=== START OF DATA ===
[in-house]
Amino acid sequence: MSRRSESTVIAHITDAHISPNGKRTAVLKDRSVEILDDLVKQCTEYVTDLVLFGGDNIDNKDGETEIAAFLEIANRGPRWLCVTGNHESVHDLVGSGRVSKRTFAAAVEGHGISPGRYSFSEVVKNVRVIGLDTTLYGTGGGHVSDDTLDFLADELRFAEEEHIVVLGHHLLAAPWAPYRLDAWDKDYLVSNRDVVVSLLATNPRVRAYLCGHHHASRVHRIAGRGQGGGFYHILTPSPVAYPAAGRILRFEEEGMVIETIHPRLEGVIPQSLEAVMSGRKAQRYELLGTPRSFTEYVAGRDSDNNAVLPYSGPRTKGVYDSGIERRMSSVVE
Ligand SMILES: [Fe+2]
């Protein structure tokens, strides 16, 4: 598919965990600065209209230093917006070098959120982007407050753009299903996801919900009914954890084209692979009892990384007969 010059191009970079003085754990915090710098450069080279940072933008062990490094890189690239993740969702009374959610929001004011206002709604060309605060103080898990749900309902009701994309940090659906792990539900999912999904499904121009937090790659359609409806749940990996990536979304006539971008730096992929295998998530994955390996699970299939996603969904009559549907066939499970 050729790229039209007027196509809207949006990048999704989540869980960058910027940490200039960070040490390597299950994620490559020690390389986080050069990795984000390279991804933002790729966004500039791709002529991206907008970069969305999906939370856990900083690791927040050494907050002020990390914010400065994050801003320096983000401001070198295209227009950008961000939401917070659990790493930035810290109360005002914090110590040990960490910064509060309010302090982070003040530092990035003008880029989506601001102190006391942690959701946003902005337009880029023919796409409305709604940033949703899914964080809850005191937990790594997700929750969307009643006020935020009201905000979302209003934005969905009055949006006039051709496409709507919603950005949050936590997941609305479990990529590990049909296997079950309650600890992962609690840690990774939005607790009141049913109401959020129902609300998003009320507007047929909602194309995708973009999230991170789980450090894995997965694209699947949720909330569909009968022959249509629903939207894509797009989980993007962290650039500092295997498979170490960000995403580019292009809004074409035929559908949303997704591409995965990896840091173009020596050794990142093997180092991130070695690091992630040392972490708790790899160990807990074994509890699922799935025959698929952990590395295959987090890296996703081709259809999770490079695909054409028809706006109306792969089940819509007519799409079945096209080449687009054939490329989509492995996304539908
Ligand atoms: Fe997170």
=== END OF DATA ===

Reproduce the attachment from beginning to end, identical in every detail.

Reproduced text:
[in-house]
Amino acid sequence: MSRRSESTVIAHITDAHISPNGKRTAVLKDRSVEILDDLVKQCTEYVTDLVLFGGDNIDNKDGETEIAAFLEIANRGPRWLCVTGNHESVHDLVGSGRVSKRTFAAAVEGHGISPGRYSFSEVVKNVRVIGLDTTLYGTGGGHVSDDTLDFLADELRFAEEEHIVVLGHHLLAAPWAPYRLDAWDKDYLVSNRDVVVSLLATNPRVRAYLCGHHHASRVHRIAGRGQGGGFYHILTPSPVAYPAAGRILRFEEEGMVIETIHPRLEGVIPQSLEAVMSGRKAQRYELLGTPRSFTEYVAGRDSDNNAVLPYSGPRTKGVYDSGIERRMSSVVE
Ligand SMILES: [Fe+2]
């Protein structure tokens, strides 16, 4: 598919965990600065209209230093917006070098959120982007407050753009299903996801919900009914954890084209692979009892990384007969 010059191009970079003085754990915090710098450069080279940072933008062990490094890189690239993740969702009374959610929001004011206002709604060309605060103080898990749900309902009701994309940090659906792990539900999912999904499904121009937090790659359609409806749940990996990536979304006539971008730096992929295998998530994955390996699970299939996603969904009559549907066939499970 050729790229039209007027196509809207949006990048999704989540869980960058910027940490200039960070040490390597299950994620490559020690390389986080050069990795984000390279991804933002790729966004500039791709002529991206907008970069969305999906939370856990900083690791927040050494907050002020990390914010400065994050801003320096983000401001070198295209227009950008961000939401917070659990790493930035810290109360005002914090110590040990960490910064509060309010302090982070003040530092990035003008880029989506601001102190006391942690959701946003902005337009880029023919796409409305709604940033949703899914964080809850005191937990790594997700929750969307009643006020935020009201905000979302209003934005969905009055949006006039051709496409709507919603950005949050936590997941609305479990990529590990049909296997079950309650600890992962609690840690990774939005607790009141049913109401959020129902609300998003009320507007047929909602194309995708973009999230991170789980450090894995997965694209699947949720909330569909009968022959249509629903939207894509797009989980993007962290650039500092295997498979170490960000995403580019292009809004074409035929559908949303997704591409995965990896840091173009020596050794990142093997180092991130070695690091992630040392972490708790790899160990807990074994509890699922799935025959698929952990590395295959987090890296996703081709259809999770490079695909054409028809706006109306792969089940819509007519799409079945096209080449687009054939490329989509492995996304539908
Ligand atoms: Fe997170």